GOP Sen. Collins says she’ll back Ketanji Brown Jackson for Supreme Court

Collins’ decision supplies at least one Republican vote, all but assuring Ketanji Brown Jackson will be the first Black woman to serve on the Supreme Court.


Sen. Susan Collins of Maine said Wednesday she will vote to confirm Ketanji Brown Jackson, giving Democrats at least one Republican vote and all but assuring that Jackson will become the first Black woman on the Supreme Court.

Collins said in a statement that she met with Jackson a second time after four days of hearings last week and decided that “she possesses the experience, qualifications, and integrity to serve as an Associate Justice on the Supreme Court.”

“I will, therefore, vote to confirm her to this position,” Collins said.


Her support gives Democrats at least a one-vote cushion in the 50-50 Senate and likely saves them from having to use Vice President Kamala Harris’ tiebreaking vote to confirm President Biden’s nominee. It is expected that all 50 Democrats will support Jackson, though one notable moderate Democrat, Arizona Sen. Kyrsten Sinema, hasn’t yet said how she will vote.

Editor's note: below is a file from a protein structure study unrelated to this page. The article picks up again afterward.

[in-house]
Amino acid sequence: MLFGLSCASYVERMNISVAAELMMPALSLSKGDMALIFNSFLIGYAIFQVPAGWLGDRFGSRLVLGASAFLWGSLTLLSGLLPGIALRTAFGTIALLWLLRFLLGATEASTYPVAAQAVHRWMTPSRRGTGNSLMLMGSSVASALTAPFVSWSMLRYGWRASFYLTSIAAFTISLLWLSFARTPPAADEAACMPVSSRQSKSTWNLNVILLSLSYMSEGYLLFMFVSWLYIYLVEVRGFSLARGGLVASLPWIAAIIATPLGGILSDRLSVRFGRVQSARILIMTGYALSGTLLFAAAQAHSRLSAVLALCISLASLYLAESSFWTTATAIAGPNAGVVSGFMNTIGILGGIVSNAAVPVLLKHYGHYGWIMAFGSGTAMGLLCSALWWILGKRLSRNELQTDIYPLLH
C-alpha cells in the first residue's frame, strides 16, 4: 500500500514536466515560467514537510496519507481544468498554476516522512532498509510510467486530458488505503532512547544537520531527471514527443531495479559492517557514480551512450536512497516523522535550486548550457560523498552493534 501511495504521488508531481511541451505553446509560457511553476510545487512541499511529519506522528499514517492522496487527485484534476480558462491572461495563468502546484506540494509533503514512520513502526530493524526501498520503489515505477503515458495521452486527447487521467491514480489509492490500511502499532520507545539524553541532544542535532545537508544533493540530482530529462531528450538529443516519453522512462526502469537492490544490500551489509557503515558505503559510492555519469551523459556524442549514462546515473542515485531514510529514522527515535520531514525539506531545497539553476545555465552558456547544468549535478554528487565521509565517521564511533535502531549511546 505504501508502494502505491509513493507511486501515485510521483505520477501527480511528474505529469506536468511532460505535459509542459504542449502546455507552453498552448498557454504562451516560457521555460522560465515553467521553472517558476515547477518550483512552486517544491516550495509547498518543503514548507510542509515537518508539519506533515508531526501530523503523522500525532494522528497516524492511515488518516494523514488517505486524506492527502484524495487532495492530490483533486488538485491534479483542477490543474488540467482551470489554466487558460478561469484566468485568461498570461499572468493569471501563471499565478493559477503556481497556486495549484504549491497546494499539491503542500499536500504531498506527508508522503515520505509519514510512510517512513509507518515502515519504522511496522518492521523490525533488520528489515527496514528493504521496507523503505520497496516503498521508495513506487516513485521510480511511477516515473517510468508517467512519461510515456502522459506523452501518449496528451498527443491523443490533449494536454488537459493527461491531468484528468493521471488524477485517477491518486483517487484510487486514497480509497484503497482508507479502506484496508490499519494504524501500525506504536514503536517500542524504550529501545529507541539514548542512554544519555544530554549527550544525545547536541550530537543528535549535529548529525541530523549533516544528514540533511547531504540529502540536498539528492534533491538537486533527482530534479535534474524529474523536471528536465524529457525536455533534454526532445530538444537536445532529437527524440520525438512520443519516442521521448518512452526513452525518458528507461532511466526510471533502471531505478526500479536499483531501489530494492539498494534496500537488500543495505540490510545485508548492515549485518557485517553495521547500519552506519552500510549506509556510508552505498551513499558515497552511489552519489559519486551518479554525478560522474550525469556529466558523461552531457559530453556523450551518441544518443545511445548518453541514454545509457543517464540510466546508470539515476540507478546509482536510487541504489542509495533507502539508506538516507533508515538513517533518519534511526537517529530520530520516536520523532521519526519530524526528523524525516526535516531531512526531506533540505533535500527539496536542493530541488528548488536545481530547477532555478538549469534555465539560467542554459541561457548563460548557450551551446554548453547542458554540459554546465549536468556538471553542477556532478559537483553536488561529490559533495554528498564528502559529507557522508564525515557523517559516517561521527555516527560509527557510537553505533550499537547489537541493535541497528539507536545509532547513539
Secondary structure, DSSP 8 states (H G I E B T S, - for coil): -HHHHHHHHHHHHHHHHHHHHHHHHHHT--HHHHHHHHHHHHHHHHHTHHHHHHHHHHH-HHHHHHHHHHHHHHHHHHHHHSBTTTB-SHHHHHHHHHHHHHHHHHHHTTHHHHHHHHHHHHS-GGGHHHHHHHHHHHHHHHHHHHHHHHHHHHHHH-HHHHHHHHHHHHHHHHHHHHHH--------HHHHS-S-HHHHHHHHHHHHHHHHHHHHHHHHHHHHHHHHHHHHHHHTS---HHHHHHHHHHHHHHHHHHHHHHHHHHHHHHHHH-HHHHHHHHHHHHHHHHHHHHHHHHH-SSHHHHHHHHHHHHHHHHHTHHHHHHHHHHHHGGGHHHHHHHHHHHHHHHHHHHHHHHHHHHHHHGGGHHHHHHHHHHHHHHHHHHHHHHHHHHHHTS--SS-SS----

Jackson, who would replace retiring Justice Stephen G. Breyer, would be the third Black justice, after Thurgood Marshall and Clarence Thomas, and the sixth woman. She would also be the first former public defender on the court.

Collins was the most likely Republican to support Jackson, and she has a history of voting for Supreme Court nominees picked by presidents of both parties. The only nominee she’s voted against since her election in the mid-1990s is Justice Amy Coney Barrett in 2020.

She said in the statement that she doesn’t expect that she will always agree with Jackson’s decisions.

“That alone, however, is not disqualifying,” Collins said. “Indeed, that statement applies to all six Justices, nominated by both Republican and Democratic presidents, whom I have voted to confirm.”

It is unclear if any other GOP senators will vote for Jackson. Senate Minority Leader Mitch McConnell (R-Ky.) said last week said he will not support her, citing concerns about her sentencing record and her support from liberal advocacy groups.